Today we look at the time that Green Arrow cheated on Black Canary and then blamed it on the woman he slept with…
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Comic Book Legends Revealed #581

Welcome to the five hundred and seventy-ninth in a series of examinations of comic book legends and whether they are true or false. Click here for an archive of the first five hundred (I actually haven’t been able to update it in a while). This week, were Cyclops and Madelyne Pryor really going to live happily ever after? How did Neal Adams change the ending of the famous Green Arrow/Speedy drug storyline? Finally, was Bruce the Gargoyle on the Spider-Man Animated Series a Batman reference?

Let’s begin!
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The Line it is Drawn #296 – Sequels to Classic Comic Book Storylines!

Welcome to our weekly gallery of amazing art by our great collection of artistic talent, all working from YOUR suggestions!

Go follow Comics Should Be Good on Twitter (if you have Twitter, that is – if you don’t, you can go sign up). Here is our Twitter page… http://twitter.com/csbg. And here are the Comics Should Be Good writers who are on Twitter (the links go to the person’s Twitter account) – myself, Greg Hatcher, Chad Nevett, Kelly Thompson, Bill Reed, Greg Burgas and Sonia Harris

I update the blog’s Twitter account updates whenever a new post is put up on the blog, so it’s an easy way to keep up with the blog. In addition, I post new content on the blog’s Twitter account.

Now on to the bit!

So every week, I ask a question here. You reply to it on our Twitter page (just write @csbg with your reply) and our artists will each pick one of your suggestions and I will post their drawings based on your suggestions here every week. So every week you will have a new question and you will see the choices picked from the previous week. Here is an archive of all the previous editions of The Line It Is Drawn!

To qualify, you have to be following us when you reply – so go follow us and then give your answer to the following question/challenge (All suggestions due by 3pm Pacific Friday).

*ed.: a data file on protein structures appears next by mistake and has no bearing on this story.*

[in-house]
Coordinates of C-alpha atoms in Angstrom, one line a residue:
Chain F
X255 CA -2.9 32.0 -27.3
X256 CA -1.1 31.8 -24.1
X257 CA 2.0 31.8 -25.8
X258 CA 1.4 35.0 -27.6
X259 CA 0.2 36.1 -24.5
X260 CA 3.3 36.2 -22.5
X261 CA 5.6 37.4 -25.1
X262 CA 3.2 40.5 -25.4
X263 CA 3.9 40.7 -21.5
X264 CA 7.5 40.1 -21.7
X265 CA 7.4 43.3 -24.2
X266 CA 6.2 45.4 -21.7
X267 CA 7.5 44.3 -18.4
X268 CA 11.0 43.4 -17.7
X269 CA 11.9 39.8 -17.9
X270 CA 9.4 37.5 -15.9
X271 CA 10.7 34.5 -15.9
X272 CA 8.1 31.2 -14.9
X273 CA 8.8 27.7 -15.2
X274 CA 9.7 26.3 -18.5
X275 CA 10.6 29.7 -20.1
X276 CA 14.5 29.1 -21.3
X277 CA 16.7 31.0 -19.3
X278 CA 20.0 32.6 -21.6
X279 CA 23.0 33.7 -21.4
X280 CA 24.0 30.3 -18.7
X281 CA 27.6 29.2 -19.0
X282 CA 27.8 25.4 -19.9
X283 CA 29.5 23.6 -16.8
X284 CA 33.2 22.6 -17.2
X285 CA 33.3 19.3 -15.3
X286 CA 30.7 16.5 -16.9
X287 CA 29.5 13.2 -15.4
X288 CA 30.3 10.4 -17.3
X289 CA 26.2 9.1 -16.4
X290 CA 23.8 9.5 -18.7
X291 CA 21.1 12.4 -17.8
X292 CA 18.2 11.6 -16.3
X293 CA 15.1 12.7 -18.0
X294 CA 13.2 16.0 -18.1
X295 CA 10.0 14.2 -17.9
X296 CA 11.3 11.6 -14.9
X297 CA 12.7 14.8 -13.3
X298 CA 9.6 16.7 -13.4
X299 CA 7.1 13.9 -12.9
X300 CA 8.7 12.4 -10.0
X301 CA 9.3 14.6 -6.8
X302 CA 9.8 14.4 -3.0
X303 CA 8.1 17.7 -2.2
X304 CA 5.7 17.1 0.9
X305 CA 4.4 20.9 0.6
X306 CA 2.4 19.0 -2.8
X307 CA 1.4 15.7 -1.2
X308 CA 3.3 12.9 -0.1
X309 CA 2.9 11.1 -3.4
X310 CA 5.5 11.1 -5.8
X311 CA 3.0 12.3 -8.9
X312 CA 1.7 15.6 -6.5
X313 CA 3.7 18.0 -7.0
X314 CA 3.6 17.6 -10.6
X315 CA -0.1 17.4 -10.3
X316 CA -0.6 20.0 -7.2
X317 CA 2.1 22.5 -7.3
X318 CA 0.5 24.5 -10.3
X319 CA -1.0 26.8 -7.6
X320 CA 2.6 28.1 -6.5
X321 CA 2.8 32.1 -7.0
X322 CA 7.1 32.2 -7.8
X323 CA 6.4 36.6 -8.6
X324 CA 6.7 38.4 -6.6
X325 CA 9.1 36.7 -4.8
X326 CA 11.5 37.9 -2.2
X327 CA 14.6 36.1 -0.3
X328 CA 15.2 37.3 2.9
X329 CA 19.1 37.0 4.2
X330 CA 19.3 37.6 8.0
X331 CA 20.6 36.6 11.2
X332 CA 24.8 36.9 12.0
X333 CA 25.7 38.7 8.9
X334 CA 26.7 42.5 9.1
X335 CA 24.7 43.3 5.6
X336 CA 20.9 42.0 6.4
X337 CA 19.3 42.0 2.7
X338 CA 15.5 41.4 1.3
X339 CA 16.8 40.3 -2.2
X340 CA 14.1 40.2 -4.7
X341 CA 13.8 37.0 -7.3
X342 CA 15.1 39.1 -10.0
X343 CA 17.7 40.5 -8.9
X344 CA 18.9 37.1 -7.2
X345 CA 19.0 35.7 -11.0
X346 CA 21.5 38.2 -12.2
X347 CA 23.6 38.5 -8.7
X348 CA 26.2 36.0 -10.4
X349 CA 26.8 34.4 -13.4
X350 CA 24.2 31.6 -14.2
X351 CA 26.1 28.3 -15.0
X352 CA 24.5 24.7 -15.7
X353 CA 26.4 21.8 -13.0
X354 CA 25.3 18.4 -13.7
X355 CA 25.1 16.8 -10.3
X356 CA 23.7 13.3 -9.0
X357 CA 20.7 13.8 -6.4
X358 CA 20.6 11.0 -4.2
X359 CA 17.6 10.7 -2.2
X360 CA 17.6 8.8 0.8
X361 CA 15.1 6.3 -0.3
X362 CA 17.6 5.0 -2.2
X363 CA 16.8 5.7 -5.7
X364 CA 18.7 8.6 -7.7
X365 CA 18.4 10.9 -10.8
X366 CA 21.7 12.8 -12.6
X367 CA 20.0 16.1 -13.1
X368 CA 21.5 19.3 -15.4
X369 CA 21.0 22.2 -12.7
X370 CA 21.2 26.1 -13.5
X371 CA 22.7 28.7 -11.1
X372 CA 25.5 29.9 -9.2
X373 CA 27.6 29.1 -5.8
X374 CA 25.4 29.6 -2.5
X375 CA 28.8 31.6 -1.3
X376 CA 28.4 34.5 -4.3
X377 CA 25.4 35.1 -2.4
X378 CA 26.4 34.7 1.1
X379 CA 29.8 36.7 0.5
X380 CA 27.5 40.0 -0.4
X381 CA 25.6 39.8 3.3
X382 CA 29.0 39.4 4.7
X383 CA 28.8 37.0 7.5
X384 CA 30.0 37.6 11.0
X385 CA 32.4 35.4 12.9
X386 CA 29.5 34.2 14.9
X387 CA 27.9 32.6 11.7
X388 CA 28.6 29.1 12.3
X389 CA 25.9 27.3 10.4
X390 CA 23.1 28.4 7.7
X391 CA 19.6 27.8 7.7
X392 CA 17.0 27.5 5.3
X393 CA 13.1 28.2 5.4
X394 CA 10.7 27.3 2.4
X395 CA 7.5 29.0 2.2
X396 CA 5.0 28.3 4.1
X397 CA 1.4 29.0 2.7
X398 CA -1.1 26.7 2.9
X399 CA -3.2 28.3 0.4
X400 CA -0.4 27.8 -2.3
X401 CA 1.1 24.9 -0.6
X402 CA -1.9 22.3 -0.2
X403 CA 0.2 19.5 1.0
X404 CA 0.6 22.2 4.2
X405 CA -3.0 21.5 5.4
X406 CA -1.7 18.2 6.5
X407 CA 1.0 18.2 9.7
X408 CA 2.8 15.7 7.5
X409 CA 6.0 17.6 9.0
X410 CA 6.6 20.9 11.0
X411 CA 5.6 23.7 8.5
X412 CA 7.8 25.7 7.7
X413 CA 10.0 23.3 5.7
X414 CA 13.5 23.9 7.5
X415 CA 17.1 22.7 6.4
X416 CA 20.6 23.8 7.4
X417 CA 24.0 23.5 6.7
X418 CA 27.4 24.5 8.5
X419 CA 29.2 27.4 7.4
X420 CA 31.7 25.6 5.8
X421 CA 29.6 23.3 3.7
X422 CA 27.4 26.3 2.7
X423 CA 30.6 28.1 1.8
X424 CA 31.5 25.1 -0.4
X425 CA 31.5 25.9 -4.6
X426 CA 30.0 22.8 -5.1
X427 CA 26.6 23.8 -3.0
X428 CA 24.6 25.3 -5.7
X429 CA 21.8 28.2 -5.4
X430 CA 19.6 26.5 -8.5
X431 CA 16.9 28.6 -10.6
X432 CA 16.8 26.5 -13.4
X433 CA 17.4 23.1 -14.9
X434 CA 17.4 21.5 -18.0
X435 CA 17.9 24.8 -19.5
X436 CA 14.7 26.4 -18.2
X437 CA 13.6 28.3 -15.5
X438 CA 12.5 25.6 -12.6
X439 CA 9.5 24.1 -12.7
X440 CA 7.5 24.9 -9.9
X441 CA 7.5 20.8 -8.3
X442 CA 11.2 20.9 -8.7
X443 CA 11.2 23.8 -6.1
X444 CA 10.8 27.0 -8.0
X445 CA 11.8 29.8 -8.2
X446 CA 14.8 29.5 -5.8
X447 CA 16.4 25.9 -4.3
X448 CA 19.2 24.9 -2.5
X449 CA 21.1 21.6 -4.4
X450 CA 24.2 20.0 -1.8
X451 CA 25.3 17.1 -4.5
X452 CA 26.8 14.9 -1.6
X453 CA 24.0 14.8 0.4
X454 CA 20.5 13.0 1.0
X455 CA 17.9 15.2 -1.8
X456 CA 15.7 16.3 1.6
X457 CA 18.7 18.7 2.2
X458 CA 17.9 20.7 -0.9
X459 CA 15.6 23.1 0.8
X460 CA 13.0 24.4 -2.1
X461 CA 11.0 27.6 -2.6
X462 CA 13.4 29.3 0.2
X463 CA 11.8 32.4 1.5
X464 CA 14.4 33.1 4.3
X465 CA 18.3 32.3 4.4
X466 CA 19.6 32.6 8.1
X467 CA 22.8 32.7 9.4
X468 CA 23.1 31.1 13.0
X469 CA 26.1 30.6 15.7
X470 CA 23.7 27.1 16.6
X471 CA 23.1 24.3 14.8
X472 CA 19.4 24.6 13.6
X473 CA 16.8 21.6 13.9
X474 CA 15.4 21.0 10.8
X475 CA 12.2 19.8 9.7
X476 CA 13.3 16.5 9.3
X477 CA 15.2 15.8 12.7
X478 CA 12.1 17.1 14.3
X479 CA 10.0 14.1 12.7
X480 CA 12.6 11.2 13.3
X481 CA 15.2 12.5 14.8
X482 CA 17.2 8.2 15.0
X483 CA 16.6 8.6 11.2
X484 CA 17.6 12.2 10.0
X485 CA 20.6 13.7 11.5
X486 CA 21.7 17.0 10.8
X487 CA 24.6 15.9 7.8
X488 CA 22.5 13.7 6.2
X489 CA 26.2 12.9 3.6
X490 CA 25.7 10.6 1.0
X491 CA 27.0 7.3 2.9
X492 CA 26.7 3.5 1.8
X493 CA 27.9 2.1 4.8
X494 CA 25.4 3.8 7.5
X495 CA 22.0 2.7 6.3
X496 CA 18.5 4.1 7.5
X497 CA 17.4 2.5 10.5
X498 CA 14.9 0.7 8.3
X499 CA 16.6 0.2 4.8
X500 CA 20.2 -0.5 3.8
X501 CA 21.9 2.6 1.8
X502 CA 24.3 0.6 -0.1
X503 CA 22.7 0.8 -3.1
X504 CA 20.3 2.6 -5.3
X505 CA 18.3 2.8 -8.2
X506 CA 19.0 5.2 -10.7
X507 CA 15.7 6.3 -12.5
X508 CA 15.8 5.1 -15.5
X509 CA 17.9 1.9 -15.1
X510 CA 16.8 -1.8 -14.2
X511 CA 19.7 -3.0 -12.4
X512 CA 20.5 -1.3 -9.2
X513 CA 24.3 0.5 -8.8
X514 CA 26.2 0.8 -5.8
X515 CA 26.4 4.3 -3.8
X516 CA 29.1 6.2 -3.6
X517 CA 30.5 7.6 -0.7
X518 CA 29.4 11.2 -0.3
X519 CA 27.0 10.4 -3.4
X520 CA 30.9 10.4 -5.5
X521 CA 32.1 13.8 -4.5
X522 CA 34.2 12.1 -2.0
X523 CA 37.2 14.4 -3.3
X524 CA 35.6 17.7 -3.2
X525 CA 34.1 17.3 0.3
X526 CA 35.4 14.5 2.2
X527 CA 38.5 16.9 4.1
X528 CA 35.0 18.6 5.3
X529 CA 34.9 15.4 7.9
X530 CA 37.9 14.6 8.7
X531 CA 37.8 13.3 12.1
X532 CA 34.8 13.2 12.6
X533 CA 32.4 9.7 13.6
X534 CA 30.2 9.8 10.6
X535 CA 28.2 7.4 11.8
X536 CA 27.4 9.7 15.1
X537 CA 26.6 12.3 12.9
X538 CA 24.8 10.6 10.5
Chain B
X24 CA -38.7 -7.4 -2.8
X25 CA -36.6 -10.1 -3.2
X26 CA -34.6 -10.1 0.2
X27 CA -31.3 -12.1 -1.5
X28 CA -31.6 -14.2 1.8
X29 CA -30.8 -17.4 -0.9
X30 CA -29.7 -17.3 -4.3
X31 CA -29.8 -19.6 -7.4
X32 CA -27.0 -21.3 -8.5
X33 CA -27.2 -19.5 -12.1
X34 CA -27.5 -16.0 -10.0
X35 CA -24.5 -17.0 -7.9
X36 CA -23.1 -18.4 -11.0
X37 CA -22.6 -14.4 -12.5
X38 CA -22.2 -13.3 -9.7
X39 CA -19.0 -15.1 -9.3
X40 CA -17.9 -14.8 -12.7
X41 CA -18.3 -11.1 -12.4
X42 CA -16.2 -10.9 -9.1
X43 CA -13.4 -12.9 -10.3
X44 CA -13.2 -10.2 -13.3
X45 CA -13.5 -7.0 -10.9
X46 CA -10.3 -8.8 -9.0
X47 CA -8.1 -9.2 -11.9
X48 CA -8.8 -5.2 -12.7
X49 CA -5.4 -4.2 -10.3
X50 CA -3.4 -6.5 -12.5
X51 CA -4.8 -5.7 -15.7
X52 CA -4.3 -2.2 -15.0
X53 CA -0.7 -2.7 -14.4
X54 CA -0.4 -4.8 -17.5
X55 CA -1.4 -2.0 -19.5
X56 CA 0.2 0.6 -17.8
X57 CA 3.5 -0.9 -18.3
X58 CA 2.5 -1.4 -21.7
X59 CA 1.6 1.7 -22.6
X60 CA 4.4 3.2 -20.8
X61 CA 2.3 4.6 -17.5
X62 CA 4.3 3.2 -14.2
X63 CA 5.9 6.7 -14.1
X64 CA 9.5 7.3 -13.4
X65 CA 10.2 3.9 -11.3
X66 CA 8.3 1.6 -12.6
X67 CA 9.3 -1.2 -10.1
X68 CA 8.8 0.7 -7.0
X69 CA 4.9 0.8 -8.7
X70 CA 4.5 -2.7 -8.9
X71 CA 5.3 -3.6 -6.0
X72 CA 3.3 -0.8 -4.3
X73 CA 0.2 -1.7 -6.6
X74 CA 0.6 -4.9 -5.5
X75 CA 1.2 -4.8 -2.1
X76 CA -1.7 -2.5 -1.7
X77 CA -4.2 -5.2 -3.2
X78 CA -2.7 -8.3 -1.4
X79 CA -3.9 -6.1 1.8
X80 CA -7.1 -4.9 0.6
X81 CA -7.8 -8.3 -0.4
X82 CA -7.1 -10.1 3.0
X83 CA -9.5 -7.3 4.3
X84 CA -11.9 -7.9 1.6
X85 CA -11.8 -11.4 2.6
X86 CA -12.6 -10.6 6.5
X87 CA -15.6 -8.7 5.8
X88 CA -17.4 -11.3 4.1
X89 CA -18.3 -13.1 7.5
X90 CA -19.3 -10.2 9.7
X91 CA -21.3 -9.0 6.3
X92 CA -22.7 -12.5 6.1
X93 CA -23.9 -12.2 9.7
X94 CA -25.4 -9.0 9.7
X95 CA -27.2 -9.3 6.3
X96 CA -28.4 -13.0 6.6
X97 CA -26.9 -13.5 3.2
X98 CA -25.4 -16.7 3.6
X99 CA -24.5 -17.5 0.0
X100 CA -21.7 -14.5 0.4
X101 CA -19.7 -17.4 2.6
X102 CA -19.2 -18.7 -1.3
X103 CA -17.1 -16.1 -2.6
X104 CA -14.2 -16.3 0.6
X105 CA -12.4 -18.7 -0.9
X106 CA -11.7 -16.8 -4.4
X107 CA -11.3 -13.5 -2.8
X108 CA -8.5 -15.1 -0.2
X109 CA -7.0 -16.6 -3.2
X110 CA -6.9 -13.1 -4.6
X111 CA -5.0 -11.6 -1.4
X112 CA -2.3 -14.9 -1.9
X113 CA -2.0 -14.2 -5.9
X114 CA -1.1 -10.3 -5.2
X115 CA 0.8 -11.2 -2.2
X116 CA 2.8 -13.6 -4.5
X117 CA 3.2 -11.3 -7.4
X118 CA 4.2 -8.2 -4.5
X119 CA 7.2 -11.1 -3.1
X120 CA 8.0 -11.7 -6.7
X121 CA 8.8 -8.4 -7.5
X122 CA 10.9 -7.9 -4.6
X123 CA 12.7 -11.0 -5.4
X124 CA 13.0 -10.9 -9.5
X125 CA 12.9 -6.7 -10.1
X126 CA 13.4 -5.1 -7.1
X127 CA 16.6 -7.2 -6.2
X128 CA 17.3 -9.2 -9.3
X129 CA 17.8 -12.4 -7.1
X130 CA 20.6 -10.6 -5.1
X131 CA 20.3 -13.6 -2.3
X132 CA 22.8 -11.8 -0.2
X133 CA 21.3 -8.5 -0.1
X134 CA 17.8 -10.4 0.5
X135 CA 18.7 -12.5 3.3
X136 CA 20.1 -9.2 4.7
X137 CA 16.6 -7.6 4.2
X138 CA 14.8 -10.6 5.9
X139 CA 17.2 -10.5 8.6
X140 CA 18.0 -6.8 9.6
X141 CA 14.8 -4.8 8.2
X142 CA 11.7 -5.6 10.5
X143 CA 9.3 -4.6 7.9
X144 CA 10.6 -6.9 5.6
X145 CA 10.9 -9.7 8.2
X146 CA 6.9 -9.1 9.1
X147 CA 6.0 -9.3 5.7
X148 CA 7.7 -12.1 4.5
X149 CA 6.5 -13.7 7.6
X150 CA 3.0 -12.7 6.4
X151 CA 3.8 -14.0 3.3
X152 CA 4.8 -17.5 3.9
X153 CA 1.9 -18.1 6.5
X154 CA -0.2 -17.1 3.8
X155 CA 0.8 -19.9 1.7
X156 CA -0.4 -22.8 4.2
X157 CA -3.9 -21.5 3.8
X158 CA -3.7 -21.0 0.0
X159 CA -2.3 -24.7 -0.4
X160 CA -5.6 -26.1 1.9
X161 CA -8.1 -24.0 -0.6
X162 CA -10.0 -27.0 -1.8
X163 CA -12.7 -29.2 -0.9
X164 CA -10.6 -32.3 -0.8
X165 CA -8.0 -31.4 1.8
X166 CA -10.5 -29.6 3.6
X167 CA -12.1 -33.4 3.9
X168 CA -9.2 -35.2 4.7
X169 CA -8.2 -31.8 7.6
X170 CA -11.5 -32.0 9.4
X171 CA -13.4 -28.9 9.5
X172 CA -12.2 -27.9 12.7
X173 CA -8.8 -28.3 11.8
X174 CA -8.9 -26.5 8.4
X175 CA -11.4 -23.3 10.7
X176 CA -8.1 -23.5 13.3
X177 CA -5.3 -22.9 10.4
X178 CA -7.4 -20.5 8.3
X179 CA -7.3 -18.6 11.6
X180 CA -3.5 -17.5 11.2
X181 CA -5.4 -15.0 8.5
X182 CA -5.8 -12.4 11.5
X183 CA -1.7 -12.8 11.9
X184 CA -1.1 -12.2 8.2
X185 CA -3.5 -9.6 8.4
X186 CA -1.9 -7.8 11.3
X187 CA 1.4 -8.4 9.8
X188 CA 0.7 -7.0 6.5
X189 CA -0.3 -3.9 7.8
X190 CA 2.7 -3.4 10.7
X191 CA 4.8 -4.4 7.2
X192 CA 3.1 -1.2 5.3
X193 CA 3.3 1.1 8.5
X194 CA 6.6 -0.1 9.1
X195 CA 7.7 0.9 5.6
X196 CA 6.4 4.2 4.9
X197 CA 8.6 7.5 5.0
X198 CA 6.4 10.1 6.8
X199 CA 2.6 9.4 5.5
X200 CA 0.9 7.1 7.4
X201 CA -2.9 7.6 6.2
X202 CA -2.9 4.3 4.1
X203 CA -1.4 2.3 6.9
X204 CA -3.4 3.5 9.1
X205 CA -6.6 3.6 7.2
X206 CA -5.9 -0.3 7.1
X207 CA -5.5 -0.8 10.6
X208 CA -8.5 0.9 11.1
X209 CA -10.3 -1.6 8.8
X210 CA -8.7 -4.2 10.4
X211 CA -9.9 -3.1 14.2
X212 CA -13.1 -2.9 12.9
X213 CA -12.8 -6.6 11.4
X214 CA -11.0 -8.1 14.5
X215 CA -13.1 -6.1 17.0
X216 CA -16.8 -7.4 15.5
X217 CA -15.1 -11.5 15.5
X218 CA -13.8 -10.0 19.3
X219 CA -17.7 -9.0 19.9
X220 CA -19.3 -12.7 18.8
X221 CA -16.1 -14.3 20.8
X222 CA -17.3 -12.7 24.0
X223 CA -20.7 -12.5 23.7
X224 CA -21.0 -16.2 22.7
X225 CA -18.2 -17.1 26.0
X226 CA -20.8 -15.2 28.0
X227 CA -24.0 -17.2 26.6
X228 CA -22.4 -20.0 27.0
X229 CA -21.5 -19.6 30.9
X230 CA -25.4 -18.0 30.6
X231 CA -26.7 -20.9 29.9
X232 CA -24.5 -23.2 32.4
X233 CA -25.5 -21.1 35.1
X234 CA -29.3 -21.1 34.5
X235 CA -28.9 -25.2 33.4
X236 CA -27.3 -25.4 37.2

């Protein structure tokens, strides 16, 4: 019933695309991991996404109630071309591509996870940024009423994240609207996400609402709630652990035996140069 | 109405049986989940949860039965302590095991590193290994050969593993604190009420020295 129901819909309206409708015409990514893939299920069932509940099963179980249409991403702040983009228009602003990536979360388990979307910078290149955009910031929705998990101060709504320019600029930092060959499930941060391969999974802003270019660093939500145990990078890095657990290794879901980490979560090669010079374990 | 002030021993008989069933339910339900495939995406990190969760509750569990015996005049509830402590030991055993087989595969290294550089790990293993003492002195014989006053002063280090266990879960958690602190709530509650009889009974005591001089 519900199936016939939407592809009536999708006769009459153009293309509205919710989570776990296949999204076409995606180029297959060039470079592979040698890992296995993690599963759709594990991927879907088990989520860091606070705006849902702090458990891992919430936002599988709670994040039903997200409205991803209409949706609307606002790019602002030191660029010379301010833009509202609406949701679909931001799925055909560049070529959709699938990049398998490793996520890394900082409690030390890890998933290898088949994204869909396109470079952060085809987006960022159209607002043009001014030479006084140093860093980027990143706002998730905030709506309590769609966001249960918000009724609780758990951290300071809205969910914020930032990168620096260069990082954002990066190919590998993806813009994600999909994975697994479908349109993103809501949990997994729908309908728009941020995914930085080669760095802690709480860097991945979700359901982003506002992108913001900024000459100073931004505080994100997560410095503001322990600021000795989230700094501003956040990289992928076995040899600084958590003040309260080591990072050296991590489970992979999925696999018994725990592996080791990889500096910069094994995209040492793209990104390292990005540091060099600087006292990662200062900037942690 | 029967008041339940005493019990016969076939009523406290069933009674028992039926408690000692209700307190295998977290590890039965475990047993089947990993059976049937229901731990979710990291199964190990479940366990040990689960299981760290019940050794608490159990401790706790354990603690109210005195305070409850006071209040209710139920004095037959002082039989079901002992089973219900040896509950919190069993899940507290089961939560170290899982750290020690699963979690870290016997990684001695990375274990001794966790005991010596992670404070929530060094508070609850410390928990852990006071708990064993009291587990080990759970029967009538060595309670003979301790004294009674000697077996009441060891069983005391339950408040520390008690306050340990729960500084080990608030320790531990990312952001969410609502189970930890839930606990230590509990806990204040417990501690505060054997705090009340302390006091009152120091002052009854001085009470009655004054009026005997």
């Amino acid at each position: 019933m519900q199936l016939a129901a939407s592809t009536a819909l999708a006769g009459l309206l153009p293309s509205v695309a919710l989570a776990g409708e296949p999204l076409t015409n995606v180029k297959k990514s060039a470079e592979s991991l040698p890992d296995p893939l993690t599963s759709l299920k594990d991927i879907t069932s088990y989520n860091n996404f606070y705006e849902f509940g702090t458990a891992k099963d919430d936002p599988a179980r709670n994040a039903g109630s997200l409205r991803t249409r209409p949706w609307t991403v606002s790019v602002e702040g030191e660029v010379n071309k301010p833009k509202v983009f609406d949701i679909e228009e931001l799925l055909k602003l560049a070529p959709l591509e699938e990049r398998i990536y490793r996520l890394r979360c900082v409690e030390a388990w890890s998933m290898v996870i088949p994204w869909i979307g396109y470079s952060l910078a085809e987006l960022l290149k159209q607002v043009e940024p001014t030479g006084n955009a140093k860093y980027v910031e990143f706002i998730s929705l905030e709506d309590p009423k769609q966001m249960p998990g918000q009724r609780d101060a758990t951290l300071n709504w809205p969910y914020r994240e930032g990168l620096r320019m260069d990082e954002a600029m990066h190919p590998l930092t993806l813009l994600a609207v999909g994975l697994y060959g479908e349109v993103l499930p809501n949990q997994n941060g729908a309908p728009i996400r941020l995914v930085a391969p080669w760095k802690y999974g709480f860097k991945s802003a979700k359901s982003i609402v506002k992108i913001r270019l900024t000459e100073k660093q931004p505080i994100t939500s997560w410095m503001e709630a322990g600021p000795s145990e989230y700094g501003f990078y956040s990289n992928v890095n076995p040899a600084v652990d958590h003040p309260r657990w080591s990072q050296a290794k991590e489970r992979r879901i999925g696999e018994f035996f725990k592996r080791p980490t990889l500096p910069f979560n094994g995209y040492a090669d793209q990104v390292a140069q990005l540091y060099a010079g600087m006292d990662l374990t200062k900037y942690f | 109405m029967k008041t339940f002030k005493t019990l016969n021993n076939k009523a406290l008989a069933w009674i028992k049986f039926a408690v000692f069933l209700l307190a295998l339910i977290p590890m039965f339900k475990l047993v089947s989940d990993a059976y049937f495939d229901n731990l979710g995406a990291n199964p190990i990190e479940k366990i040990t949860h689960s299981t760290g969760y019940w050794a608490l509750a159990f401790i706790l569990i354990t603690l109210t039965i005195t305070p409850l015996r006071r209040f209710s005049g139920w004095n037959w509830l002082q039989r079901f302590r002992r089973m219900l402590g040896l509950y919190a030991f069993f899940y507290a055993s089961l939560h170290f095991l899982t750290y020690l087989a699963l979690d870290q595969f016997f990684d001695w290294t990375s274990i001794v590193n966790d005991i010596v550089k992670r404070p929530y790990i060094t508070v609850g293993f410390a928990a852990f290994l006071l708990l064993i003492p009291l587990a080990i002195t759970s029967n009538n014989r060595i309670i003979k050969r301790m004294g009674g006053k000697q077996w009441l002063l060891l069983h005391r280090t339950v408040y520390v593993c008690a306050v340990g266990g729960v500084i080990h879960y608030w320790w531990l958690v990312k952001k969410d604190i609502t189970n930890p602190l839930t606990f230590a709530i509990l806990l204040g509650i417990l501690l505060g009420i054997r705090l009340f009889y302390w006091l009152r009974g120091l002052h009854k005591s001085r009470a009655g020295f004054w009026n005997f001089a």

The topic for the next Line is…

In honor of Fourth of July weekend next week, have a superhero team up with a famous person from United States history. Captain America and Theodore Roosevelt, Cable and Johnny Appleseed, etc.

Read on for the drawings that came about courtesy of the last question/challenge!

With Marvel doing Civil War II currently and the now-announced Clone Conspiracy storyline, suggest a famous comic book storyline that you’d like to see a sequel to

Enjoy!
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Meta-Messages: Todd McFarlane Makes Fun of….Todd McFarlane?

In this feature I explore the context behind (using reader danjack’s term) “meta-messages.” A meta-message is where a comic book creator comments on/references the work of another comic book/comic book creator (or sometimes even themselves) in their comic. Each time around, I’ll give you the context behind one such “meta-message.” Here is an archive of the past installments!

Today we look at Todd McFarlane giving a hard time to…Todd McFarlane?
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1987 And All That: Star Trek #43-45

A column in which Matt Derman (Comics Matter) reads & reviews comics from 1987, because that’s the year he was born. Click here for an archive of all the previous posts in the series.

CoverStar Trek #43-45 (DC) by Mike Carlin, Tom Sutton, Ricardo Villagrán, Michele Wolfman, Helen Vesik

Not every story has a hero, and not every moral is a good one. One side of a conflict can be wrong without their opponents being right. In situations like that, even if all of the parties come to an agreement, the results are bound to be bittersweet at best. I don’t know for sure that Mike Carlin set out to write a story in which everyone (and I do mean everyone) came across as one shade of villain or another, but that’s certainly what he accomplished in this three-issue arc. By the end of the story, a solution has been reached that is probably the best possible option for the problem at hand, but it’s still a resolution that makes me uneasy. It’s very much a lesser of two evils situation, a compelling and difficult philosophical question with no good answers. Continue Reading »

Provide Some Answers – The Tragic Reason Aunt May Never Had Any Children

This feature is basically a counterpart to our Left Unresolved feature. That feature is for plotlines that were, well, left unresolved. In this one, though, we spotlight examples of long unresolved stories that WERE ultimately resolved by later writers. The only rule is that at least four years have to pass between the plot point being introduced and it being resolved.

Today, we see how Roger Stern resolved one of his own plots involving Aunt May’s past over twenty years after he introduced it!